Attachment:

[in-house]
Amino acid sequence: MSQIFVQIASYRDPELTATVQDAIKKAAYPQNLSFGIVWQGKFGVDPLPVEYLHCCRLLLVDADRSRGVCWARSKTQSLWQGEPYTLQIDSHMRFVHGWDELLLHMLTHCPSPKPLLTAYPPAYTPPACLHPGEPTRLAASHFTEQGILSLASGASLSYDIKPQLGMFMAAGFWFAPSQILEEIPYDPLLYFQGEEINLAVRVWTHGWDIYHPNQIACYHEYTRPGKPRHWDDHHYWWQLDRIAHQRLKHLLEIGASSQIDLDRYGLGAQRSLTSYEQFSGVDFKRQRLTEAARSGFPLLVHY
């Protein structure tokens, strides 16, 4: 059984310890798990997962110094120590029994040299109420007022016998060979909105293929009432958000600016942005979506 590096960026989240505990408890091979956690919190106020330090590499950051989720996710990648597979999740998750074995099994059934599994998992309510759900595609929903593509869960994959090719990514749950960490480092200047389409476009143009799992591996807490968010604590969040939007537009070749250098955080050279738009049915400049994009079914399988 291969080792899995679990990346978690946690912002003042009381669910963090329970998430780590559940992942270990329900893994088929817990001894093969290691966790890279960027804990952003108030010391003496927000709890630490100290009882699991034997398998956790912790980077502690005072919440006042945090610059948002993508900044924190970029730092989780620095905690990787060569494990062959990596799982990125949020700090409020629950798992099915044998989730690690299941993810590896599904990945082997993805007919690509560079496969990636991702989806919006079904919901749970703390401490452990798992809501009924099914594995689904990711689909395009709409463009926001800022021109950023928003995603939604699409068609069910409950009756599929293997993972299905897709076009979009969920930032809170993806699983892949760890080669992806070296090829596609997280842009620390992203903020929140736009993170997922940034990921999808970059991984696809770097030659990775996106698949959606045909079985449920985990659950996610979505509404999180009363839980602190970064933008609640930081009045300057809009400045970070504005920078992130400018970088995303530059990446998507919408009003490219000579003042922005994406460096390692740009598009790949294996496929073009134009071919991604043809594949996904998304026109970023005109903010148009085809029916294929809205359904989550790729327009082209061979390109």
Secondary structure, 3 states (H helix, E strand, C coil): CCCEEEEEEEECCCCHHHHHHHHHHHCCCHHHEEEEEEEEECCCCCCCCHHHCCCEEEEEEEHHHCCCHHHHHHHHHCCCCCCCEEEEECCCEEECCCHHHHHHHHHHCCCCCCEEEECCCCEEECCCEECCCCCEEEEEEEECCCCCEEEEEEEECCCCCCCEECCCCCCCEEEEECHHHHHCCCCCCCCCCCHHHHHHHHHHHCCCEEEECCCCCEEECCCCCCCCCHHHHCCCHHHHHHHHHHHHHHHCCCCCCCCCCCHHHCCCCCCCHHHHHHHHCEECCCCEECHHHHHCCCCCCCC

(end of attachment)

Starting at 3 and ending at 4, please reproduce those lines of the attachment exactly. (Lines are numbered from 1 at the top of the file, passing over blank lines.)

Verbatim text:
């Protein structure tokens, strides 16, 4: 059984310890798990997962110094120590029994040299109420007022016998060979909105293929009432958000600016942005979506 590096960026989240505990408890091979956690919190106020330090590499950051989720996710990648597979999740998750074995099994059934599994998992309510759900595609929903593509869960994959090719990514749950960490480092200047389409476009143009799992591996807490968010604590969040939007537009070749250098955080050279738009049915400049994009079914399988 291969080792899995679990990346978690946690912002003042009381669910963090329970998430780590559940992942270990329900893994088929817990001894093969290691966790890279960027804990952003108030010391003496927000709890630490100290009882699991034997398998956790912790980077502690005072919440006042945090610059948002993508900044924190970029730092989780620095905690990787060569494990062959990596799982990125949020700090409020629950798992099915044998989730690690299941993810590896599904990945082997993805007919690509560079496969990636991702989806919006079904919901749970703390401490452990798992809501009924099914594995689904990711689909395009709409463009926001800022021109950023928003995603939604699409068609069910409950009756599929293997993972299905897709076009979009969920930032809170993806699983892949760890080669992806070296090829596609997280842009620390992203903020929140736009993170997922940034990921999808970059991984696809770097030659990775996106698949959606045909079985449920985990659950996610979505509404999180009363839980602190970064933008609640930081009045300057809009400045970070504005920078992130400018970088995303530059990446998507919408009003490219000579003042922005994406460096390692740009598009790949294996496929073009134009071919991604043809594949996904998304026109970023005109903010148009085809029916294929809205359904989550790729327009082209061979390109």
Secondary structure, 3 states (H helix, E strand, C coil): CCCEEEEEEEECCCCHHHHHHHHHHHCCCHHHEEEEEEEEECCCCCCCCHHHCCCEEEEEEEHHHCCCHHHHHHHHHCCCCCCCEEEEECCCEEECCCHHHHHHHHHHCCCCCCEEEECCCCEEECCCEECCCCCEEEEEEEECCCCCEEEEEEEECCCCCCCEECCCCCCCEEEEECHHHHHCCCCCCCCCCCHHHHHHHHHHHCCCEEEECCCCCEEECCCCCCCCCHHHHCCCHHHHHHHHHHHHHHHCCCCCCCCCCCHHHCCCCCCCHHHHHHHHCEECCCCEECHHHHHCCCCCCCC